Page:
WE have seen it 100 times or more: Sam Nzima’s iconic photo of Mbuyisa Makhubo carrying the dying 12-year-old Hector Pieterson, shot by police while participating in a peaceful protest in Soweto against the use of Afrikaans as the medium of teaching.
Where was I on June 16 1976 when this happened? I was nine years and living a blissful life in the suburbs of Pretoria, completely oblivious to what was going on.
It may be hard for readers who had very different experiences from me or those who are younger than me to believe this, but as a child growing up in white South Africa at that time, before the invention of the internet, I had absolutely no idea of what was going on.
The only “news” that was broadcast was what the government wanted people to believe; my first awareness of the realities came when I started studying at Wits.
Life seemed hard to me, though; my family had emigrated from Cape Town to the UK in 1973, and then returned to South Africa after nine months when it became obvious to my English father that things just were not going to work out there for the family. I had been shaken up and tossed around at a very young age and settling back into South African life — in Pretoria no less — was tough. But it was very far from the life of relentless poverty and systematic violence and oppression depicted in that photo.
So I grew up during what I’m dubbing the golden age (for whites) of apartheid. I attended excellent government schools, for which my parents paid virtually nothing. The statistics of government expenditure on education by race at that time make for chilling reading. In matric, I decided that I wanted to become a French teacher. My parents couldn’t afford university fees, but luckily for me, the Transvaal Education Department (Ted) offered bursaries to white students. That bursary covered my tuition fees as well as most of my accommodation and living costs for the four years of my studies. In exchange, I had to work as a teacher for Ted for four years. That was certainly no hardship: after four years of free university education, I was guaranteed a teaching post. And with that post came a secure career path, a government pension and a very good medical scheme. I was set up for a life of middle-class comfort.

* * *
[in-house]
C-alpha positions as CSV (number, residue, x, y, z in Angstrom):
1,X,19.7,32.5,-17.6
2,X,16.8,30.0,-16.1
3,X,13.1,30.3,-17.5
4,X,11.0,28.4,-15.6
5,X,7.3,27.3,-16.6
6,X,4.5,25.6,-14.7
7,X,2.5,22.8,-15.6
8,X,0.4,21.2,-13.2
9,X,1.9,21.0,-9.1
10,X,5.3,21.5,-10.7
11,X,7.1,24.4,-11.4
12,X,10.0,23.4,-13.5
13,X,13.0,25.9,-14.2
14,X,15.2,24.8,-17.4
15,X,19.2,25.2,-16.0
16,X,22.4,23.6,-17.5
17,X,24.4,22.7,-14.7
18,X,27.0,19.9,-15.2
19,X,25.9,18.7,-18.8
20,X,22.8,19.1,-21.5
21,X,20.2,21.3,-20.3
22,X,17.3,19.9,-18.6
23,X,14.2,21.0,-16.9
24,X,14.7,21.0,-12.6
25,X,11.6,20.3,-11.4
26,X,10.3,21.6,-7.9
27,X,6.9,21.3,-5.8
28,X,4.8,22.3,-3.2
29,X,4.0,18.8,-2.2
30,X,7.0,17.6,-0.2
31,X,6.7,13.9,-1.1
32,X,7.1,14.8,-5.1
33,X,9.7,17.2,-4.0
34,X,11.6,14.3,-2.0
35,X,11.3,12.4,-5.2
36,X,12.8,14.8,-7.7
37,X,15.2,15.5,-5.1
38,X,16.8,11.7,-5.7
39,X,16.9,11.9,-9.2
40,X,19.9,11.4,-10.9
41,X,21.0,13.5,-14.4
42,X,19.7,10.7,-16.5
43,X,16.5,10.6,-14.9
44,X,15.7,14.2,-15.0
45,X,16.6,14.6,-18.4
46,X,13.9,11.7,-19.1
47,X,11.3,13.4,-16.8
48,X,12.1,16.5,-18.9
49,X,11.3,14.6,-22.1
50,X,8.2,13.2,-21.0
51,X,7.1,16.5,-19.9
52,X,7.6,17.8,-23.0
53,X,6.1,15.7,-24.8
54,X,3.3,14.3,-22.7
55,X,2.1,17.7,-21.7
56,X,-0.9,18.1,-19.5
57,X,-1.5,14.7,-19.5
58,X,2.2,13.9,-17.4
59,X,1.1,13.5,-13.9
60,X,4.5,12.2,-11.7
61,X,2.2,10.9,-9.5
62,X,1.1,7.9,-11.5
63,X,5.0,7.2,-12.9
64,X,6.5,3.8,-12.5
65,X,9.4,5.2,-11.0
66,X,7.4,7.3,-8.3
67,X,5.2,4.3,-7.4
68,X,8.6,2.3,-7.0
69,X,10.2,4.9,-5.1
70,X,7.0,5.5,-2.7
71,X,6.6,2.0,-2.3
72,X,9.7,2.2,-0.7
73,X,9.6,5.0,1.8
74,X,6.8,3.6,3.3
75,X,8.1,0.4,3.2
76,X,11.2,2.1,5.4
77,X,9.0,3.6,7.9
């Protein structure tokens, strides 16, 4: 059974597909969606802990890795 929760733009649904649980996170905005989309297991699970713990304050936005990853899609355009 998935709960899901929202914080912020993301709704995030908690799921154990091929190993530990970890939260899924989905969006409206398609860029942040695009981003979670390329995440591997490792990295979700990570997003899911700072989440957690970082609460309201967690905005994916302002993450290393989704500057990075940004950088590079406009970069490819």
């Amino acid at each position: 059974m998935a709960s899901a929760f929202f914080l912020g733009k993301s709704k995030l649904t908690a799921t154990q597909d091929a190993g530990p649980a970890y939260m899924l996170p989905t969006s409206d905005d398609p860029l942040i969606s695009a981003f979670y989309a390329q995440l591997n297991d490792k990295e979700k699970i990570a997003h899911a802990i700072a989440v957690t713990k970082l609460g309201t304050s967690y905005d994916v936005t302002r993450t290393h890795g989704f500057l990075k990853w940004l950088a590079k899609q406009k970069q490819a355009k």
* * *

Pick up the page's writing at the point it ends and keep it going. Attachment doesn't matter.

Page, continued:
I like the point made by Kevin Leathem. He is the deputy principal of Jeppe Boys’ High, whose speech on white privilege to the school was popular on Facebook a couple of years ago. Leathem explained that whites get defensive when they hear the word “privilege” because they assume that it means “wealth”, and so when they hear people talking about “white privilege”, they feel that the difficulties of their lives and the challenges they face are being ignored, and respond by saying something like: “I have worked hard to get where I am!”
Instead, Leathem said: “Privilege simply refers to a right, advantage or immunity that only a particular person or group gets to enjoy”. So that top-class education that has opened doors for me was a privilege… and yet the privilege of my life is so entrenched in me that I’m often not even aware of it, and for many years took that education for granted. Would the woman of about my age, dressed in orange overalls and waving a red flag to warn motorists of roadworks, who I drove past on the highway yesterday, have been doing that job today if she had had the advantages that I did? And what can she offer her children? How is it possible for their lives to be significantly different from hers?